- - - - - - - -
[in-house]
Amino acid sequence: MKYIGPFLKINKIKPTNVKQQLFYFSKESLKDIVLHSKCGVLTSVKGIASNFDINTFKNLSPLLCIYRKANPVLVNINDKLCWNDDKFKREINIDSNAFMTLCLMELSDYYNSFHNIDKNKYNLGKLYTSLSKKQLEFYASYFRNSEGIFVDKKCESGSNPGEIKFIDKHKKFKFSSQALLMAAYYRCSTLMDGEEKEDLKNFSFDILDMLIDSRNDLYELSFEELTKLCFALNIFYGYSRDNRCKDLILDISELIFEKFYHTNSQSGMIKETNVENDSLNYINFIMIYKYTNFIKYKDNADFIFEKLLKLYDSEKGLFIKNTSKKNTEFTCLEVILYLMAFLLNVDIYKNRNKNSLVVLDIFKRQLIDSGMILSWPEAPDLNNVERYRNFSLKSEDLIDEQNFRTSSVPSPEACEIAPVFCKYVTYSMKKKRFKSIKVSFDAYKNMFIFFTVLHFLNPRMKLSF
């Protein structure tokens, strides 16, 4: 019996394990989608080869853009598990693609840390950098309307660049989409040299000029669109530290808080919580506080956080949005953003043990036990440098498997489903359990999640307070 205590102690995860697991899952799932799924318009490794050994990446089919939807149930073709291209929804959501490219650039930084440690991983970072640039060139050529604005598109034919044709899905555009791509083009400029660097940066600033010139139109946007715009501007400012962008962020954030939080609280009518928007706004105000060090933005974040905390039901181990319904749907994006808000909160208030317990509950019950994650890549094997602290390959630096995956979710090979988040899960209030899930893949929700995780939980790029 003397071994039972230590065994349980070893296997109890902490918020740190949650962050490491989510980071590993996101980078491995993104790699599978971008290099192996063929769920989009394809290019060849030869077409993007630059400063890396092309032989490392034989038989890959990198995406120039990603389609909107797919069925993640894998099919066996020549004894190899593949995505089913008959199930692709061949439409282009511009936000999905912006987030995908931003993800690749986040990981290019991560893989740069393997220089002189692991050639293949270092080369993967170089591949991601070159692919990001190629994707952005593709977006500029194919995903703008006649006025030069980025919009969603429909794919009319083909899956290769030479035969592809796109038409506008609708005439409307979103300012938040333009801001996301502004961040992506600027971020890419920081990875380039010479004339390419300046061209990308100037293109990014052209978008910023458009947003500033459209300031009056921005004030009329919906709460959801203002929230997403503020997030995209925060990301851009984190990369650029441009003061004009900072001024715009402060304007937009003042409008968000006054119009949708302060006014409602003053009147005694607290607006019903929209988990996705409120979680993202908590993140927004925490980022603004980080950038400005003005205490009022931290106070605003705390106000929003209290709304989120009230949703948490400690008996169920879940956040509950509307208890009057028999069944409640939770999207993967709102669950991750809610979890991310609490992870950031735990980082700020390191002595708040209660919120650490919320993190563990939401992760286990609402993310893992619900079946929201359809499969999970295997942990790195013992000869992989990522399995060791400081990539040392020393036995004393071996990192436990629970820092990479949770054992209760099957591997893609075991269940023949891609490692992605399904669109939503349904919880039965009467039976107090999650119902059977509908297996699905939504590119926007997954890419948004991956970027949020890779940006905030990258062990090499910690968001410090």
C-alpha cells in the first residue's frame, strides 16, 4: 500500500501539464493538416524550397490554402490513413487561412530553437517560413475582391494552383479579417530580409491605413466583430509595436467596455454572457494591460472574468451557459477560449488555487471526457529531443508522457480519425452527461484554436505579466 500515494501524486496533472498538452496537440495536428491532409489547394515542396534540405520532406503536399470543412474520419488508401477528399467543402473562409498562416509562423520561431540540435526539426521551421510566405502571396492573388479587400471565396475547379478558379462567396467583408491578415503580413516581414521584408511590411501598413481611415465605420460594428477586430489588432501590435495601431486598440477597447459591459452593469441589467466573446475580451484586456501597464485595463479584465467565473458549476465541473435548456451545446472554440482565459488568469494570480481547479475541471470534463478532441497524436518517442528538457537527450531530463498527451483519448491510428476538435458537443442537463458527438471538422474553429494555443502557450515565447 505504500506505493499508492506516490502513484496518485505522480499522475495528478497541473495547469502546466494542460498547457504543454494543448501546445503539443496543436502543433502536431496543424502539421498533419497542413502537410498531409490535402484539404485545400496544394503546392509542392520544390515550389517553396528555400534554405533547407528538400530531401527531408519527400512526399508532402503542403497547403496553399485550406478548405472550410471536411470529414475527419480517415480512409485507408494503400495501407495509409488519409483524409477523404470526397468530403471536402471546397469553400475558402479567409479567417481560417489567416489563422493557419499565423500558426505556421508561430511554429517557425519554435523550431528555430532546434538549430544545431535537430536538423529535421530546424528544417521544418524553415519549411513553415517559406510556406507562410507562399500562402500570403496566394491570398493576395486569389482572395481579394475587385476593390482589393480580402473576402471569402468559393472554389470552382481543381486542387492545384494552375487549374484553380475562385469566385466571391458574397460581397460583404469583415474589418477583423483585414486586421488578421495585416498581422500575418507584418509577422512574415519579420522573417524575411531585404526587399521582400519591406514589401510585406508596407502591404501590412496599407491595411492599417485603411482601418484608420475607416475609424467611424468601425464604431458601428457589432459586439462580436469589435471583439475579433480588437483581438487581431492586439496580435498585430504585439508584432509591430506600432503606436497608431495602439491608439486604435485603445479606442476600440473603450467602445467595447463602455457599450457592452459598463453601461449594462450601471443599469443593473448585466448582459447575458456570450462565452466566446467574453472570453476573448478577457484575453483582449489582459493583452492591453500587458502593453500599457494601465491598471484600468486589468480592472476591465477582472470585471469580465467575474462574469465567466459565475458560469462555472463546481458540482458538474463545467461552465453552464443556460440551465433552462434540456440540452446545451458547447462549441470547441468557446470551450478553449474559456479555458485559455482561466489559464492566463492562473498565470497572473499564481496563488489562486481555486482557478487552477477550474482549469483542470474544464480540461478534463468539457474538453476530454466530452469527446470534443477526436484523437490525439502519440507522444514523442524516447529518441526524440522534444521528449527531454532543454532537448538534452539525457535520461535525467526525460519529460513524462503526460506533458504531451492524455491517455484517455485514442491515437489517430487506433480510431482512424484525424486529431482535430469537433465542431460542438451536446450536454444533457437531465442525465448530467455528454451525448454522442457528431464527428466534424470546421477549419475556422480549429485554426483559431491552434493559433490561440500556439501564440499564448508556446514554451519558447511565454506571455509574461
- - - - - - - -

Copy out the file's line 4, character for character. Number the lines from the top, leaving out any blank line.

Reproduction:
C-alpha cells in the first residue's frame, strides 16, 4: 500500500501539464493538416524550397490554402490513413487561412530553437517560413475582391494552383479579417530580409491605413466583430509595436467596455454572457494591460472574468451557459477560449488555487471526457529531443508522457480519425452527461484554436505579466 500515494501524486496533472498538452496537440495536428491532409489547394515542396534540405520532406503536399470543412474520419488508401477528399467543402473562409498562416509562423520561431540540435526539426521551421510566405502571396492573388479587400471565396475547379478558379462567396467583408491578415503580413516581414521584408511590411501598413481611415465605420460594428477586430489588432501590435495601431486598440477597447459591459452593469441589467466573446475580451484586456501597464485595463479584465467565473458549476465541473435548456451545446472554440482565459488568469494570480481547479475541471470534463478532441497524436518517442528538457537527450531530463498527451483519448491510428476538435458537443442537463458527438471538422474553429494555443502557450515565447 505504500506505493499508492506516490502513484496518485505522480499522475495528478497541473495547469502546466494542460498547457504543454494543448501546445503539443496543436502543433502536431496543424502539421498533419497542413502537410498531409490535402484539404485545400496544394503546392509542392520544390515550389517553396528555400534554405533547407528538400530531401527531408519527400512526399508532402503542403497547403496553399485550406478548405472550410471536411470529414475527419480517415480512409485507408494503400495501407495509409488519409483524409477523404470526397468530403471536402471546397469553400475558402479567409479567417481560417489567416489563422493557419499565423500558426505556421508561430511554429517557425519554435523550431528555430532546434538549430544545431535537430536538423529535421530546424528544417521544418524553415519549411513553415517559406510556406507562410507562399500562402500570403496566394491570398493576395486569389482572395481579394475587385476593390482589393480580402473576402471569402468559393472554389470552382481543381486542387492545384494552375487549374484553380475562385469566385466571391458574397460581397460583404469583415474589418477583423483585414486586421488578421495585416498581422500575418507584418509577422512574415519579420522573417524575411531585404526587399521582400519591406514589401510585406508596407502591404501590412496599407491595411492599417485603411482601418484608420475607416475609424467611424468601425464604431458601428457589432459586439462580436469589435471583439475579433480588437483581438487581431492586439496580435498585430504585439508584432509591430506600432503606436497608431495602439491608439486604435485603445479606442476600440473603450467602445467595447463602455457599450457592452459598463453601461449594462450601471443599469443593473448585466448582459447575458456570450462565452466566446467574453472570453476573448478577457484575453483582449489582459493583452492591453500587458502593453500599457494601465491598471484600468486589468480592472476591465477582472470585471469580465467575474462574469465567466459565475458560469462555472463546481458540482458538474463545467461552465453552464443556460440551465433552462434540456440540452446545451458547447462549441470547441468557446470551450478553449474559456479555458485559455482561466489559464492566463492562473498565470497572473499564481496563488489562486481555486482557478487552477477550474482549469483542470474544464480540461478534463468539457474538453476530454466530452469527446470534443477526436484523437490525439502519440507522444514523442524516447529518441526524440522534444521528449527531454532543454532537448538534452539525457535520461535525467526525460519529460513524462503526460506533458504531451492524455491517455484517455485514442491515437489517430487506433480510431482512424484525424486529431482535430469537433465542431460542438451536446450536454444533457437531465442525465448530467455528454451525448454522442457528431464527428466534424470546421477549419475556422480549429485554426483559431491552434493559433490561440500556439501564440499564448508556446514554451519558447511565454506571455509574461